Integrated Crop Management

False chinch bugs in soybean

This year in soybean it is always something. Now, false chinch bugs. Dave Bowlin (Heartland Cooperative, Indianola) found a soybean field in which false chinch bugs were killing seedling soybean plants. The field was no-till with a serious shepardspurse infestation. When these weeds were killed with a herbicide, false chinch bugs moved onto the soybean. The chinch bugs did not feed on the cotyledons, or at least they did not initially kill them, but they did kill the trifoliate leaves, including the newly developing leaves. There were probably 200 or 300 nymphs per square foot in the weedy areas of this field.

The nymphs are only 1-3 millimeters in length, red or gray, and run rapidly. The adults are 3-4 millimeters in length, gray with white wings, and fly quickly. The adults are very difficult to spot and seldom sit still on the soybean. Adults live 2-4 weeks and there are 4-6 generations per year.

Soybean leaves killed by false chinch bugs.

The false chinch bug is not reported as a pest of soybean in the Handbook of Soybean Insect Pests [2] so this gives us some idea of the frequency of the problem in soybean. The Handbook of Corn Insects (both handbooks are published by the Entomological Society of America [3]) states that these unpleasant-smelling bugs are generalist feeders that prefer to feed on plants in the mustard and beet families and that they are rarely pests of corn. Outbreaks are associated with drought, causing false chinch bugs to abandon spring hosts in early to midsummer and move in hordes into no-till corn and soybean. In this field, the herbicide that killed the shepardspurse acted like a drought by killing the weeds.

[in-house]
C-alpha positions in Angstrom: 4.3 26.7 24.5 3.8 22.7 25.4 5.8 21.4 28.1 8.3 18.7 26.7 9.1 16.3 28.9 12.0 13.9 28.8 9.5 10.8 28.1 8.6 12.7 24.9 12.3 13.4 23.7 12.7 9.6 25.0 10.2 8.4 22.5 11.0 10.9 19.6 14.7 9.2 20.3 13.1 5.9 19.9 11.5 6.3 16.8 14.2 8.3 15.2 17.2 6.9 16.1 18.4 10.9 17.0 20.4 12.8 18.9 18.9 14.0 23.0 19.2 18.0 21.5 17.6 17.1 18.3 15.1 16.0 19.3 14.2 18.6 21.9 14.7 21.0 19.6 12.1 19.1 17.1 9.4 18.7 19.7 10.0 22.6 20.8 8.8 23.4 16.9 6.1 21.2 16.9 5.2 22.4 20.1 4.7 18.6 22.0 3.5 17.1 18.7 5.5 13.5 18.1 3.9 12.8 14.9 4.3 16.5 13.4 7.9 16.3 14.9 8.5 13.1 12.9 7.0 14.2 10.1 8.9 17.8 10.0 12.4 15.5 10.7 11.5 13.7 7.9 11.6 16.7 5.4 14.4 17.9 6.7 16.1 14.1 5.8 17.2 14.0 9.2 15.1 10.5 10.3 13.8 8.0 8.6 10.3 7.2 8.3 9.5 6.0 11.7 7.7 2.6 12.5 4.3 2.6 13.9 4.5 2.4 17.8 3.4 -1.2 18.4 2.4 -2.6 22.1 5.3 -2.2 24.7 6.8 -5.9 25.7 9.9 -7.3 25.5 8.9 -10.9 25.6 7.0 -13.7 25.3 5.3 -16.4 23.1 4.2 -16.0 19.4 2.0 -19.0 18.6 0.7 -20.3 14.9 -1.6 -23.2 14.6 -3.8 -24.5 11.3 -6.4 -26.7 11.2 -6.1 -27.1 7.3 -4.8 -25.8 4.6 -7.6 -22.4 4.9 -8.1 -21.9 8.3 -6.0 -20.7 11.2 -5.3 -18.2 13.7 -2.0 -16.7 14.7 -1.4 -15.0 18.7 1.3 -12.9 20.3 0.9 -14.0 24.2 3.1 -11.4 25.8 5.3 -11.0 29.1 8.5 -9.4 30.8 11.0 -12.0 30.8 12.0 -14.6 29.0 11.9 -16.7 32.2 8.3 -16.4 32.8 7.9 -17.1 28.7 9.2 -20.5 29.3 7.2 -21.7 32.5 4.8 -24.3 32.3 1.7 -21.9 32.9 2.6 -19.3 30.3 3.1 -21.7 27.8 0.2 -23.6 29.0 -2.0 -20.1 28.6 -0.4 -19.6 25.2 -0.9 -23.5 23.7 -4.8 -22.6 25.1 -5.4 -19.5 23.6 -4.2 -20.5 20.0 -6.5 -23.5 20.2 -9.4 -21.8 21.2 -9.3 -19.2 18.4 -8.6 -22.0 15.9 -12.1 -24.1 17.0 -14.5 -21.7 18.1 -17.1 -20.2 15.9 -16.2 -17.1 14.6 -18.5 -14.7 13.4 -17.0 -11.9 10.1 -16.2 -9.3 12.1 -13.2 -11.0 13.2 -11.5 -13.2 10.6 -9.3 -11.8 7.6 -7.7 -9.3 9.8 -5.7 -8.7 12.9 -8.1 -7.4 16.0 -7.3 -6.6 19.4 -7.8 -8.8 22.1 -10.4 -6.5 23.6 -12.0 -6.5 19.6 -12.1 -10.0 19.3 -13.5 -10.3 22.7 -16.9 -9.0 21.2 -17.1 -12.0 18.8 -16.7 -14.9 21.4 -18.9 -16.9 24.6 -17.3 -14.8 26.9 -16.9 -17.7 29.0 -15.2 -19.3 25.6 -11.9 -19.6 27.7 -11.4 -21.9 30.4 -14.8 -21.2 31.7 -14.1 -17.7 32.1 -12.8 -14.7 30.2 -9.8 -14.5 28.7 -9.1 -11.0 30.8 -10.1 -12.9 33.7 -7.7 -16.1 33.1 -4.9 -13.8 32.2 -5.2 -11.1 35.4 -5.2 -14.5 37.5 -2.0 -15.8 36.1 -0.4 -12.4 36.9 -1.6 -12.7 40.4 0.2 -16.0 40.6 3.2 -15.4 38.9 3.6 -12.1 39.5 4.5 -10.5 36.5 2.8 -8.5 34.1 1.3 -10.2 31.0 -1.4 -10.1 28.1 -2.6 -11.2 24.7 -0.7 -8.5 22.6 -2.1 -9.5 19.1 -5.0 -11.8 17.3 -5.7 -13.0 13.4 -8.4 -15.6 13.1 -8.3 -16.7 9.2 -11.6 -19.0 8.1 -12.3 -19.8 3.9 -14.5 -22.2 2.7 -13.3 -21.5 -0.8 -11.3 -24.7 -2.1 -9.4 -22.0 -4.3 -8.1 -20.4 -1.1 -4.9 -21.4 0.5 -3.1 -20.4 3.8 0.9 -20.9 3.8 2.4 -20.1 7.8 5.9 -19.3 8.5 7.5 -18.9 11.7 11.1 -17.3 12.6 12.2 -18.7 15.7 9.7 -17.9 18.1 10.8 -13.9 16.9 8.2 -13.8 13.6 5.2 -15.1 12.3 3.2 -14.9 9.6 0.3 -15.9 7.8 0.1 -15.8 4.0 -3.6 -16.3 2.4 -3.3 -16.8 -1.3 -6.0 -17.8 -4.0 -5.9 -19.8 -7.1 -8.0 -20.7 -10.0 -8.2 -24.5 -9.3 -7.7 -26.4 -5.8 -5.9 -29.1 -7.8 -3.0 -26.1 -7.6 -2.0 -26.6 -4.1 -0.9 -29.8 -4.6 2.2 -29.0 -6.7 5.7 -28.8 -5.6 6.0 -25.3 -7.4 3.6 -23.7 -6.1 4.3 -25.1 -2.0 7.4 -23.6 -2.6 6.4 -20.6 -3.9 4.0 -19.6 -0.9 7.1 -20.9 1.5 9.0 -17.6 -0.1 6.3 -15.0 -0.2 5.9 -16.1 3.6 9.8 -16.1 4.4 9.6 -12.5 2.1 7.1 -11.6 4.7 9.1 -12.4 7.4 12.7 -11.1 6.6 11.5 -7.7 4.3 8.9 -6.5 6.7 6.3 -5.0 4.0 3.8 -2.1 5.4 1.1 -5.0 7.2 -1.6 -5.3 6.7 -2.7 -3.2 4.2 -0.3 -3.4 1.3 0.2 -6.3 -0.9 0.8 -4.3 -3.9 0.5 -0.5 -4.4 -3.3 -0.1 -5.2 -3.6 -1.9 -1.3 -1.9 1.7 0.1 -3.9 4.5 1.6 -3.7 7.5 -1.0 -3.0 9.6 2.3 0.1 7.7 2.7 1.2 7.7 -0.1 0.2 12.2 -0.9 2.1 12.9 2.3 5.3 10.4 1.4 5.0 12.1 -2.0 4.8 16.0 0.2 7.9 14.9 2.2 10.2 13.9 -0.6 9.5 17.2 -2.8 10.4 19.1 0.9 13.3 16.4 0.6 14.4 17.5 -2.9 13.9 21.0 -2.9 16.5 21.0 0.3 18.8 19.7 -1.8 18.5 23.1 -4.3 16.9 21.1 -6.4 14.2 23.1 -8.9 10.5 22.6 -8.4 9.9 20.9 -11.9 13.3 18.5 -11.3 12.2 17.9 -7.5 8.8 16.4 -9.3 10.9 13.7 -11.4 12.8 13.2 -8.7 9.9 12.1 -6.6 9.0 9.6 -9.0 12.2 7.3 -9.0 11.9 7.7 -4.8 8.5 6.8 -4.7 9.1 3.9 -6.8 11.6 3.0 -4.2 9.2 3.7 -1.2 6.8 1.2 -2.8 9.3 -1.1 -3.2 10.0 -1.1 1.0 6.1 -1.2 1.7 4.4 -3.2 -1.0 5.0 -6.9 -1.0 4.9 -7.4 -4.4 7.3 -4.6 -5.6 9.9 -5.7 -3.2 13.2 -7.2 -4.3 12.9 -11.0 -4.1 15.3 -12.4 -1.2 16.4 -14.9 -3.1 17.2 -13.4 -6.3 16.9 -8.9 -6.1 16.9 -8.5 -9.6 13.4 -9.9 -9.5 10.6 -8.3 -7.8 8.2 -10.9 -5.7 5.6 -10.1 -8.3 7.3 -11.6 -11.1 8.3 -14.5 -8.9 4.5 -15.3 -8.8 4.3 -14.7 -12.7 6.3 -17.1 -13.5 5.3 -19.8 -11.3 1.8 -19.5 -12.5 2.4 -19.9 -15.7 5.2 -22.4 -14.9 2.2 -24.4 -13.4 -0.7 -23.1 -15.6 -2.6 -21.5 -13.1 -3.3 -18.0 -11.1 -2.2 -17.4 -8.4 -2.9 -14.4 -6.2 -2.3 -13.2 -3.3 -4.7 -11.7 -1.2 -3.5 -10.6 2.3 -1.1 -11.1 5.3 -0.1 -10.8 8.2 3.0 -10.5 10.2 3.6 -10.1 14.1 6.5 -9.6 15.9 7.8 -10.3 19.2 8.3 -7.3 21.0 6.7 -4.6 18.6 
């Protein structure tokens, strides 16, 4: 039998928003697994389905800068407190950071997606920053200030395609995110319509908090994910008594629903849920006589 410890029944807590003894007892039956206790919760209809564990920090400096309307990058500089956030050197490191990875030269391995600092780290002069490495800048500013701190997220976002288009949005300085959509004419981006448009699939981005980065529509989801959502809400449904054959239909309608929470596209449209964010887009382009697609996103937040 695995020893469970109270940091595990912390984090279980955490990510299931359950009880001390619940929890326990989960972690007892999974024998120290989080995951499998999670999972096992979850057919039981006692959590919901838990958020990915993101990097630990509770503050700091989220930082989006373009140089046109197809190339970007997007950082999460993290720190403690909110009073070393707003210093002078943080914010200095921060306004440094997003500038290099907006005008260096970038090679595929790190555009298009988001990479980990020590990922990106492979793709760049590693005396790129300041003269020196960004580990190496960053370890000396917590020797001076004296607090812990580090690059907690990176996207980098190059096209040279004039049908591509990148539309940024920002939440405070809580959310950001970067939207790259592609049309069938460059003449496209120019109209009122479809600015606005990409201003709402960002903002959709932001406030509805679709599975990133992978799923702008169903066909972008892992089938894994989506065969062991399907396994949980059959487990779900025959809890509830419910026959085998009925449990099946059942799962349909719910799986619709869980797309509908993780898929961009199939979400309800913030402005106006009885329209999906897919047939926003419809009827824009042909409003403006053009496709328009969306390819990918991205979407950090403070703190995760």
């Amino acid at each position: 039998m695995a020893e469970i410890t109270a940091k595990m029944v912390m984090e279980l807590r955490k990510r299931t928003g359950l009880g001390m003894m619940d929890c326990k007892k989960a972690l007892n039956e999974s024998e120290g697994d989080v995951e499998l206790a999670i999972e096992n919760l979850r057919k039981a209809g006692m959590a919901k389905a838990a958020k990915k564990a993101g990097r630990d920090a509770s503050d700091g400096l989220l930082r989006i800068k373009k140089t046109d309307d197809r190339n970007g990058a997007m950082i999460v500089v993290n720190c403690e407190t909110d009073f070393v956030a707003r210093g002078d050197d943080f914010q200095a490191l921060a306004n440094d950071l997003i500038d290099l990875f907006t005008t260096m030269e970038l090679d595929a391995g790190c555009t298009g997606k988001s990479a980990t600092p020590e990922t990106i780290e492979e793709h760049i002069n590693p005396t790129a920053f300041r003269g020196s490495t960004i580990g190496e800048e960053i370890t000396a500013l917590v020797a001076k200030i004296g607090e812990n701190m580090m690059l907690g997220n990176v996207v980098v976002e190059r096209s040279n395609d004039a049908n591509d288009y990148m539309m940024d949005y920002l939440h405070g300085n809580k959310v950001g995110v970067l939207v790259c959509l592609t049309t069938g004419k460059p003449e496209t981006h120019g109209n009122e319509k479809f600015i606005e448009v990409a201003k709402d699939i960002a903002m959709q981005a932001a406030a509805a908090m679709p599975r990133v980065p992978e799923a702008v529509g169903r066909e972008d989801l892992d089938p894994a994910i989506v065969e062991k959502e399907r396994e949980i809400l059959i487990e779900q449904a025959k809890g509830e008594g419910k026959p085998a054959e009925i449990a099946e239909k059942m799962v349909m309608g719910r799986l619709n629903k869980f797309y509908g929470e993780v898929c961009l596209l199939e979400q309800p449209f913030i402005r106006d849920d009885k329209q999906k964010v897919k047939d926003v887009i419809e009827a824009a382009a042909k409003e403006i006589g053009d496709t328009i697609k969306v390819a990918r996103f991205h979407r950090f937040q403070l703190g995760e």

For no-till soybean fields with weed problems, false chinch bugs now can be added to the list of future potential pests. Insecticides labeled for use in soybean could be used to control this pest.

Soybean field with plants killed by false chinch bugs

Soybean field with plants in background killed by false chinch bugs. Foreground shows healthy soybean where no shepardspurse had grown.

This article originally appeared on page 147 of the IC-486(18) -- July 16, 2001 issue.

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